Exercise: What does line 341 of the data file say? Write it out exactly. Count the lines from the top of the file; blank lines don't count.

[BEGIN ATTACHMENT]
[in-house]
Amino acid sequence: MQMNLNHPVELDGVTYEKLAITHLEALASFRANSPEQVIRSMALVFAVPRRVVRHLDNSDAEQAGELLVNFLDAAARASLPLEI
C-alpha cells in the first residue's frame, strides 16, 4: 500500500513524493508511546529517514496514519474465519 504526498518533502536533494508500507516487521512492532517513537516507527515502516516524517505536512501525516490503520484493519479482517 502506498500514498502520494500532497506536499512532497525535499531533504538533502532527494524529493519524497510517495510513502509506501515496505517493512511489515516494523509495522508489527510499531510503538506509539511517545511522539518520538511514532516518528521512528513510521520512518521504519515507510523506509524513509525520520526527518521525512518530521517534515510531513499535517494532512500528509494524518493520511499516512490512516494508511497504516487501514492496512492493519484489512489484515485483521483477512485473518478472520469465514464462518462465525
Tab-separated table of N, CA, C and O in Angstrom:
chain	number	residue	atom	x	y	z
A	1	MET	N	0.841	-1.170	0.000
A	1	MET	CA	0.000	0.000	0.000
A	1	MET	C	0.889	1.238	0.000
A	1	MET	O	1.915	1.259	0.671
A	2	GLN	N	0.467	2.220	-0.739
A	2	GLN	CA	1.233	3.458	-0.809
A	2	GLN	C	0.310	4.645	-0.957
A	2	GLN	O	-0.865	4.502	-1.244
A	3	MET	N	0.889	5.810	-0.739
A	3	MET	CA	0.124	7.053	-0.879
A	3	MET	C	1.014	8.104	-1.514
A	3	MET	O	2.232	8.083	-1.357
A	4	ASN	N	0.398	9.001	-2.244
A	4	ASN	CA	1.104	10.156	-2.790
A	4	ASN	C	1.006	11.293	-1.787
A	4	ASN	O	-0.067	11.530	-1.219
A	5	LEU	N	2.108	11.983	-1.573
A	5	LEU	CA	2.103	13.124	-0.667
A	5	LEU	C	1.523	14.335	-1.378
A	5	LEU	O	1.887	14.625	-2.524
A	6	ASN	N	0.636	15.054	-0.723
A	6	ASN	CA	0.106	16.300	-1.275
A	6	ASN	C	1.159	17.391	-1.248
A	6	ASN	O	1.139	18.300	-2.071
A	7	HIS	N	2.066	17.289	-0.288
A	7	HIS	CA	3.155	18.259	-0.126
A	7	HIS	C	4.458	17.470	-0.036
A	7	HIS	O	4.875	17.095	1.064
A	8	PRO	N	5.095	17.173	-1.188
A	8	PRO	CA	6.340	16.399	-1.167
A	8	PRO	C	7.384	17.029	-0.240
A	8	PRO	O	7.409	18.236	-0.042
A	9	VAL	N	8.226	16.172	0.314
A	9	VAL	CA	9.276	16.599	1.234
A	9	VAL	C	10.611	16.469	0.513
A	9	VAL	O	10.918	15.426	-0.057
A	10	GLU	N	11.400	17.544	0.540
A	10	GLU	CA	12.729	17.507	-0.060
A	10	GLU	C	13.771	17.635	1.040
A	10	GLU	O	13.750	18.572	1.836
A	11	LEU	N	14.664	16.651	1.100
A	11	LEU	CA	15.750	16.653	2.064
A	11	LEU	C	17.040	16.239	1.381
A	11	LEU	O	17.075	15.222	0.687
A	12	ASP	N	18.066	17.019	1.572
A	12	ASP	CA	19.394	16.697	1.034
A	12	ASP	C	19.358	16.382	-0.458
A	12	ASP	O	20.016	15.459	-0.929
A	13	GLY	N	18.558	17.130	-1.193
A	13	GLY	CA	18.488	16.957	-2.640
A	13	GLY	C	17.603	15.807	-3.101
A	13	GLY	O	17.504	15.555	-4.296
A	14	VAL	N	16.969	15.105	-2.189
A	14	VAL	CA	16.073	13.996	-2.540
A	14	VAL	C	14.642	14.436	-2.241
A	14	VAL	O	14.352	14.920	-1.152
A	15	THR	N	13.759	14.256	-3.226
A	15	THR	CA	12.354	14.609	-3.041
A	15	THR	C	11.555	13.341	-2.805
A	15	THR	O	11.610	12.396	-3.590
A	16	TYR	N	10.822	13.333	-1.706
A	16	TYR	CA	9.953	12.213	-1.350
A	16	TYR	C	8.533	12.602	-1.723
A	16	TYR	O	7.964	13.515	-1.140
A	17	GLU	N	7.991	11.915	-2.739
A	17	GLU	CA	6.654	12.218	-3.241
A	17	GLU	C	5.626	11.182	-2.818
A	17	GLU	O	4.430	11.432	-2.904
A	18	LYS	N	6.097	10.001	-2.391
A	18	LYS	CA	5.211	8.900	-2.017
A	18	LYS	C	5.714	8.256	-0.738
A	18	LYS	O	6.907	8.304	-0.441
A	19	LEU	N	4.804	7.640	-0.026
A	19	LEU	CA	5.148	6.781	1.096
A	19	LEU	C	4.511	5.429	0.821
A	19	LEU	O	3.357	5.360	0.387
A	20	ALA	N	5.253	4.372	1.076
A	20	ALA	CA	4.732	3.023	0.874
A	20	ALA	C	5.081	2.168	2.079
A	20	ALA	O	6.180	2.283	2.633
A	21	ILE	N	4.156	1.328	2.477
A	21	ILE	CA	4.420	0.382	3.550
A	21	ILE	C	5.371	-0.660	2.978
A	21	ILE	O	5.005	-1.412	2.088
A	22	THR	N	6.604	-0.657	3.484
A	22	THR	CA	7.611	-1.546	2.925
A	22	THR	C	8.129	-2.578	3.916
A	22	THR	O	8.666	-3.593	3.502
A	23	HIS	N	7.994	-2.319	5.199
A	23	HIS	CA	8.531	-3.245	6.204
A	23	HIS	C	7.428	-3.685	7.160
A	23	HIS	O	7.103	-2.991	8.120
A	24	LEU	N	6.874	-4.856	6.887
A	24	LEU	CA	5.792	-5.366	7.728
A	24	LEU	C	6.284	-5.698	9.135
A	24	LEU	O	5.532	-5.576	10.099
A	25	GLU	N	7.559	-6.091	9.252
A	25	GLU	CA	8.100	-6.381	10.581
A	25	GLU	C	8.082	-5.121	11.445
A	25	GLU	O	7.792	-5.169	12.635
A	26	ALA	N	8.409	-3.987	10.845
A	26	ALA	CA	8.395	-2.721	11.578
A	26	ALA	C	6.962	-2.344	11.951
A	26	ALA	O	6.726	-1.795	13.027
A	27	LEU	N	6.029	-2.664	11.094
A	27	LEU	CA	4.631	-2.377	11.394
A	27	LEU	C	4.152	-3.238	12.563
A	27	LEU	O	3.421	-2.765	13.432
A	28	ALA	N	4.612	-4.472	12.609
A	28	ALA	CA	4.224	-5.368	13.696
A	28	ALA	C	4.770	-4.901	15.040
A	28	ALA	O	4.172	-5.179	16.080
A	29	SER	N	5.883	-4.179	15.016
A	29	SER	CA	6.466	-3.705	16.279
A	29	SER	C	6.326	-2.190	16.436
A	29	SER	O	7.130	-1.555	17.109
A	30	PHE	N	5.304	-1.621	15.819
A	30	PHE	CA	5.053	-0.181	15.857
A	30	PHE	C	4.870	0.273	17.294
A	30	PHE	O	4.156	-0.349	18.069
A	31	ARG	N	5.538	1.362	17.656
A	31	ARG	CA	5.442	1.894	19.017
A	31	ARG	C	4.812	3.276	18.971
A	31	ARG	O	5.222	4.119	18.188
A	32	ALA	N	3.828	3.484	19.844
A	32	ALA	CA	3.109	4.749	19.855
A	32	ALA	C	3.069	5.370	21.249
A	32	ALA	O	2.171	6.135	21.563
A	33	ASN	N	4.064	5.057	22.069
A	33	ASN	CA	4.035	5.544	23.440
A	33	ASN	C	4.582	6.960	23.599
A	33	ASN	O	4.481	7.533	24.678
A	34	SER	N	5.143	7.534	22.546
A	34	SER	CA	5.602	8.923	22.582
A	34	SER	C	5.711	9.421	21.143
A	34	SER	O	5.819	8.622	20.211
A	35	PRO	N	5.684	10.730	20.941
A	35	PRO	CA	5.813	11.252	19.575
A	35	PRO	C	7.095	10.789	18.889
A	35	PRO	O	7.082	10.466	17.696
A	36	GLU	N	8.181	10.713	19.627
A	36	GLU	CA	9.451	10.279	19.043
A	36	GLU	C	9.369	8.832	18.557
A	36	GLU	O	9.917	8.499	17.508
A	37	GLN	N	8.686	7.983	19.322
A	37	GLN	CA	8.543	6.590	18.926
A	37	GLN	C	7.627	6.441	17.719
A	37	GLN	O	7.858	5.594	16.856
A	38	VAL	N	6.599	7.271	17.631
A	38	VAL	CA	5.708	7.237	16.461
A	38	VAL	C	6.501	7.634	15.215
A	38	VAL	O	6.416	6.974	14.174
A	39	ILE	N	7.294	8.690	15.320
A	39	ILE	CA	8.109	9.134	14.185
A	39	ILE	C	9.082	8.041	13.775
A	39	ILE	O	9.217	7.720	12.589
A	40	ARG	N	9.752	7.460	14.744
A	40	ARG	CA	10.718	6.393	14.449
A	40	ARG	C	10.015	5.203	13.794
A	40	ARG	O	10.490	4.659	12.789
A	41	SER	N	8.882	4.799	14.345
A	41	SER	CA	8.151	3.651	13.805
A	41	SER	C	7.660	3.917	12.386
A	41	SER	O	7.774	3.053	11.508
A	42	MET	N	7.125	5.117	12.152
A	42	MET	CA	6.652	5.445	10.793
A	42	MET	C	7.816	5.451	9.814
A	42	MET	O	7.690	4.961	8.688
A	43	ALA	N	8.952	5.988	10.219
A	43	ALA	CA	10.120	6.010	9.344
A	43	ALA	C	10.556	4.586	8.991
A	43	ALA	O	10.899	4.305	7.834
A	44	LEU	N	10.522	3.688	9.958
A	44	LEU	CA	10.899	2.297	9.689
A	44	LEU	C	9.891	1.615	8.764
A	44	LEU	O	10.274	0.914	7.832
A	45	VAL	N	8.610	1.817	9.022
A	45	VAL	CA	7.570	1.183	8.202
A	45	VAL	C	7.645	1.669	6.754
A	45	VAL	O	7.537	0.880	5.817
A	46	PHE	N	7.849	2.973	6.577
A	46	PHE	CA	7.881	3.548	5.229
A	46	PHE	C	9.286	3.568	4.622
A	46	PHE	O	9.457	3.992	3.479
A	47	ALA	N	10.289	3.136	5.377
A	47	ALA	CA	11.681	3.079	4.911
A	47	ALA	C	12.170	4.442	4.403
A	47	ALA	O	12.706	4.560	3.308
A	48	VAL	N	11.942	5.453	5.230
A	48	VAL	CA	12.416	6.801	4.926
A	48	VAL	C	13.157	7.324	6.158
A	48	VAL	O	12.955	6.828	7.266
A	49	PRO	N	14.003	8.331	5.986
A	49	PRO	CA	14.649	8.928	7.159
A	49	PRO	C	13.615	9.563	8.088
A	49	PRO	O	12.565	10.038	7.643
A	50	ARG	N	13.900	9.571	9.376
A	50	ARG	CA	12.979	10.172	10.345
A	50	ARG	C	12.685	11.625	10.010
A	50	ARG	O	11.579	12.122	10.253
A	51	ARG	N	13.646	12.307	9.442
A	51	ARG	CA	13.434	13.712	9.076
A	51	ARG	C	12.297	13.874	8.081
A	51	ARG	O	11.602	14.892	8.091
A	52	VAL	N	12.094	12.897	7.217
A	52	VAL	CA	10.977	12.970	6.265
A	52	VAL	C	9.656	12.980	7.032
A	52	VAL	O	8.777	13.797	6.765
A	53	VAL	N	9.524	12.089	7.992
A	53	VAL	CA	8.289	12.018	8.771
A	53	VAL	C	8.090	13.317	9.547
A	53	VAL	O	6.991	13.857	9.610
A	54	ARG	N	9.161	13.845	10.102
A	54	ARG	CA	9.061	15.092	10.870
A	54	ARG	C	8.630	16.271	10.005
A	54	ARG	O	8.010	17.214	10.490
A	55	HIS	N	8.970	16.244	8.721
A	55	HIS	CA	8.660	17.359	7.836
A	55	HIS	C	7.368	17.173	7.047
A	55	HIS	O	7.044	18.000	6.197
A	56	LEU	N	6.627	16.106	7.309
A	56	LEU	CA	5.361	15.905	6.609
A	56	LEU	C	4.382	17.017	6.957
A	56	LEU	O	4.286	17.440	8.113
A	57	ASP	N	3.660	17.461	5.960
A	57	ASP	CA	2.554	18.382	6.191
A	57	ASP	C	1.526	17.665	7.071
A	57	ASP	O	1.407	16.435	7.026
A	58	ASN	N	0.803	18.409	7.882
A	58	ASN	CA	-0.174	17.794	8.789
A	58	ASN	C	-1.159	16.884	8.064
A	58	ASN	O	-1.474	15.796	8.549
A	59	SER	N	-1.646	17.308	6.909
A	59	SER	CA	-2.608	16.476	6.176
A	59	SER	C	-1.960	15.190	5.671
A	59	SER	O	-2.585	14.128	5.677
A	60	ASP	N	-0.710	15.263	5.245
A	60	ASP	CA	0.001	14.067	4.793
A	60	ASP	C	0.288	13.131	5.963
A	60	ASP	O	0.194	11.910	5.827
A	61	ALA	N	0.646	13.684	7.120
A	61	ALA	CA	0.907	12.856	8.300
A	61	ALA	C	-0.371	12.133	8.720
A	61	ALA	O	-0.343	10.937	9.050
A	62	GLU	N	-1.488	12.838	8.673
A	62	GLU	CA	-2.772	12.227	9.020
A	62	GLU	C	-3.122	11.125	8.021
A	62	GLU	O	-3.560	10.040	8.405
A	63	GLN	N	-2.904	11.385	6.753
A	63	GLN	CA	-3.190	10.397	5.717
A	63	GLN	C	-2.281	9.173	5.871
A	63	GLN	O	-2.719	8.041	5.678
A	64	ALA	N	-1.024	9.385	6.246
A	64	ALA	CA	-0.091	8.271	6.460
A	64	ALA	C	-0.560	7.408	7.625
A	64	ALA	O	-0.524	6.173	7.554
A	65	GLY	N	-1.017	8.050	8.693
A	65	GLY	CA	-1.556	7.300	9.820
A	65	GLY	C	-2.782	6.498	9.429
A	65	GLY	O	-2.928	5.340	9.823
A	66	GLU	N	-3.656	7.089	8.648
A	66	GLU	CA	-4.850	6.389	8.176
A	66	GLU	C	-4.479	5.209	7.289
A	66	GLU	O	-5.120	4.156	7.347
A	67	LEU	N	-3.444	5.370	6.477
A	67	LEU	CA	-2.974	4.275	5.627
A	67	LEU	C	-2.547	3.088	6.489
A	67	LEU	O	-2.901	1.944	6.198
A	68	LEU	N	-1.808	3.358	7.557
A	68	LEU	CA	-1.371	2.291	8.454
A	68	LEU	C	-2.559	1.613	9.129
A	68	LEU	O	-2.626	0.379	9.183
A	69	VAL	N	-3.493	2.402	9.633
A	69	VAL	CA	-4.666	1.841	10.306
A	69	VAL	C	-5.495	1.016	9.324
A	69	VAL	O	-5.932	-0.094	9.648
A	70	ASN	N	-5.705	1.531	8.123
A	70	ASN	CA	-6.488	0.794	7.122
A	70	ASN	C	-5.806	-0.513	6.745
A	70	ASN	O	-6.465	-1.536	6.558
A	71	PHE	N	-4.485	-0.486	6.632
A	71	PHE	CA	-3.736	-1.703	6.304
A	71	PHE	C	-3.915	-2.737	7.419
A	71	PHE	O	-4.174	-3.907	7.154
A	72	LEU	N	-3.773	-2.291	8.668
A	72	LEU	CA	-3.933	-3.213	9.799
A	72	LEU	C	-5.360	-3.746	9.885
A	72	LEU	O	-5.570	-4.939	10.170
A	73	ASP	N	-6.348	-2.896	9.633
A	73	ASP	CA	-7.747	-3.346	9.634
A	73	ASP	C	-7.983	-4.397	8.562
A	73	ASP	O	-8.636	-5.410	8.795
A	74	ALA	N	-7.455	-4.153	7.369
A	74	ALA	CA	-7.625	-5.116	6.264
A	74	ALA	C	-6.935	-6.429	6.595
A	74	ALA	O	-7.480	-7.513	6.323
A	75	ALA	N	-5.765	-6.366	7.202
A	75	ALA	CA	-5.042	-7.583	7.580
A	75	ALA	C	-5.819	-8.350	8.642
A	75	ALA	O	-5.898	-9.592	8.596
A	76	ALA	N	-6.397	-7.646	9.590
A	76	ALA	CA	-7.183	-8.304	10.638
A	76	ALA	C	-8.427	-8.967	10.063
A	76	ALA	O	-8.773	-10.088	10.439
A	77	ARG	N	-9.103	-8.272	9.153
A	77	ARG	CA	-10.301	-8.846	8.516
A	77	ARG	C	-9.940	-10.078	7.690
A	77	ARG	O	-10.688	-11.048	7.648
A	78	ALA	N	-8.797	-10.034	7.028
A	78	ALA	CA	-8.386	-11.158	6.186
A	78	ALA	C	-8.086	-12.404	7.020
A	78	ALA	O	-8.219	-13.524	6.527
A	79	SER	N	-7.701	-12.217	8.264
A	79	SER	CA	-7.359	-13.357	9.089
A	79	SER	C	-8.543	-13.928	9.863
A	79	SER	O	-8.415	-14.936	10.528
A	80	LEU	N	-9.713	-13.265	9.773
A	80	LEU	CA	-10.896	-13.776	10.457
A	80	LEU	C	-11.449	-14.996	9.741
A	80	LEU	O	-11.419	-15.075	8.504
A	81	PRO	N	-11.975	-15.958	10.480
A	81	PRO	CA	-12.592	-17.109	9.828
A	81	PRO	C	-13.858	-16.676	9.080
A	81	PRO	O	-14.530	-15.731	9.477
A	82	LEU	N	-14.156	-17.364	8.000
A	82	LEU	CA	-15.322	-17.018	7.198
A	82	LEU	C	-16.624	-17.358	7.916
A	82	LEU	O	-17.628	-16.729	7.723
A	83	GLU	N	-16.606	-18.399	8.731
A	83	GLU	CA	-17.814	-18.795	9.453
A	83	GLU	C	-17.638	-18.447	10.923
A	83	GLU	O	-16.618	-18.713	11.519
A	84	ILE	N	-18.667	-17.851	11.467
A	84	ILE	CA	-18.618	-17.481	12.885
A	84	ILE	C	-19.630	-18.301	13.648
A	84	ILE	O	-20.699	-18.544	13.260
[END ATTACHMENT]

A	84	ILE	O	-20.699	-18.544	13.260